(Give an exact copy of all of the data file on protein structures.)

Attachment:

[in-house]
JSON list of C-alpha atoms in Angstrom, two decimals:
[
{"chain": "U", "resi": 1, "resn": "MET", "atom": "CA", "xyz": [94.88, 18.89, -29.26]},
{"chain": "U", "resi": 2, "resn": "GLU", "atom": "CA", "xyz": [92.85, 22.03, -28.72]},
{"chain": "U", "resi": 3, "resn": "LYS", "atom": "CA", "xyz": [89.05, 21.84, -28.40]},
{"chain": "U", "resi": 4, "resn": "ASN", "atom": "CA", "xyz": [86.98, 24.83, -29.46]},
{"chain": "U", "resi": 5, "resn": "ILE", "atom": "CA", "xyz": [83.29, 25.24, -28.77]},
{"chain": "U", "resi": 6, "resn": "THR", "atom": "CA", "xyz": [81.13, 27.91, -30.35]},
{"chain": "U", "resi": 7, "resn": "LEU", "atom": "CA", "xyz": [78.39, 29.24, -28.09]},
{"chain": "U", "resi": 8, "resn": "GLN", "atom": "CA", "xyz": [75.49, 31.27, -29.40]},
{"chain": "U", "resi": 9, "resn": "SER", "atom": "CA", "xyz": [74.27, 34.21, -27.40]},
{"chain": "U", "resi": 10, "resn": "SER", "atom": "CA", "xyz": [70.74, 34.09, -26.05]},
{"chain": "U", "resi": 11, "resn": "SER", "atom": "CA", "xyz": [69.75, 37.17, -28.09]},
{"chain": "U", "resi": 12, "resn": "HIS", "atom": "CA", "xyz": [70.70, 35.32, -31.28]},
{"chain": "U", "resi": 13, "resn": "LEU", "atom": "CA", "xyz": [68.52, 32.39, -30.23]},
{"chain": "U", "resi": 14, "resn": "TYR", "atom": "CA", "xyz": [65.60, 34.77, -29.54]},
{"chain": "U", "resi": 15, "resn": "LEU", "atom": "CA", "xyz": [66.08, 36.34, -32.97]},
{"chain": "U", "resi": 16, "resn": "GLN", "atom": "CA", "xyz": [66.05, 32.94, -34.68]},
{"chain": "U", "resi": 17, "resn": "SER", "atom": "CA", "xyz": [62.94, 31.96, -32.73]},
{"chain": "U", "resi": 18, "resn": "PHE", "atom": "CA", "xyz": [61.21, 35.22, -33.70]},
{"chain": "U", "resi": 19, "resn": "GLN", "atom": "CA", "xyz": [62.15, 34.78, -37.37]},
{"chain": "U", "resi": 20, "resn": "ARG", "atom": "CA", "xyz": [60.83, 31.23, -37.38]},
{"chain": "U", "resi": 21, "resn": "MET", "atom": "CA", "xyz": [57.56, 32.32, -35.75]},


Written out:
[in-house]
JSON list of C-alpha atoms in Angstrom, two decimals:
[
{"chain": "U", "resi": 1, "resn": "MET", "atom": "CA", "xyz": [94.88, 18.89, -29.26]},
{"chain": "U", "resi": 2, "resn": "GLU", "atom": "CA", "xyz": [92.85, 22.03, -28.72]},
{"chain": "U", "resi": 3, "resn": "LYS", "atom": "CA", "xyz": [89.05, 21.84, -28.40]},
{"chain": "U", "resi": 4, "resn": "ASN", "atom": "CA", "xyz": [86.98, 24.83, -29.46]},
{"chain": "U", "resi": 5, "resn": "ILE", "atom": "CA", "xyz": [83.29, 25.24, -28.77]},
{"chain": "U", "resi": 6, "resn": "THR", "atom": "CA", "xyz": [81.13, 27.91, -30.35]},
{"chain": "U", "resi": 7, "resn": "LEU", "atom": "CA", "xyz": [78.39, 29.24, -28.09]},
{"chain": "U", "resi": 8, "resn": "GLN", "atom": "CA", "xyz": [75.49, 31.27, -29.40]},
{"chain": "U", "resi": 9, "resn": "SER", "atom": "CA", "xyz": [74.27, 34.21, -27.40]},
{"chain": "U", "resi": 10, "resn": "SER", "atom": "CA", "xyz": [70.74, 34.09, -26.05]},
{"chain": "U", "resi": 11, "resn": "SER", "atom": "CA", "xyz": [69.75, 37.17, -28.09]},
{"chain": "U", "resi": 12, "resn": "HIS", "atom": "CA", "xyz": [70.70, 35.32, -31.28]},
{"chain": "U", "resi": 13, "resn": "LEU", "atom": "CA", "xyz": [68.52, 32.39, -30.23]},
{"chain": "U", "resi": 14, "resn": "TYR", "atom": "CA", "xyz": [65.60, 34.77, -29.54]},
{"chain": "U", "resi": 15, "resn": "LEU", "atom": "CA", "xyz": [66.08, 36.34, -32.97]},
{"chain": "U", "resi": 16, "resn": "GLN", "atom": "CA", "xyz": [66.05, 32.94, -34.68]},
{"chain": "U", "resi": 17, "resn": "SER", "atom": "CA", "xyz": [62.94, 31.96, -32.73]},
{"chain": "U", "resi": 18, "resn": "PHE", "atom": "CA", "xyz": [61.21, 35.22, -33.70]},
{"chain": "U", "resi": 19, "resn": "GLN", "atom": "CA", "xyz": [62.15, 34.78, -37.37]},
{"chain": "U", "resi": 20, "resn": "ARG", "atom": "CA", "xyz": [60.83, 31.23, -37.38]},
{"chain": "U", "resi": 21, "resn": "MET", "atom": "CA", "xyz": [57.56, 32.32, -35.75]},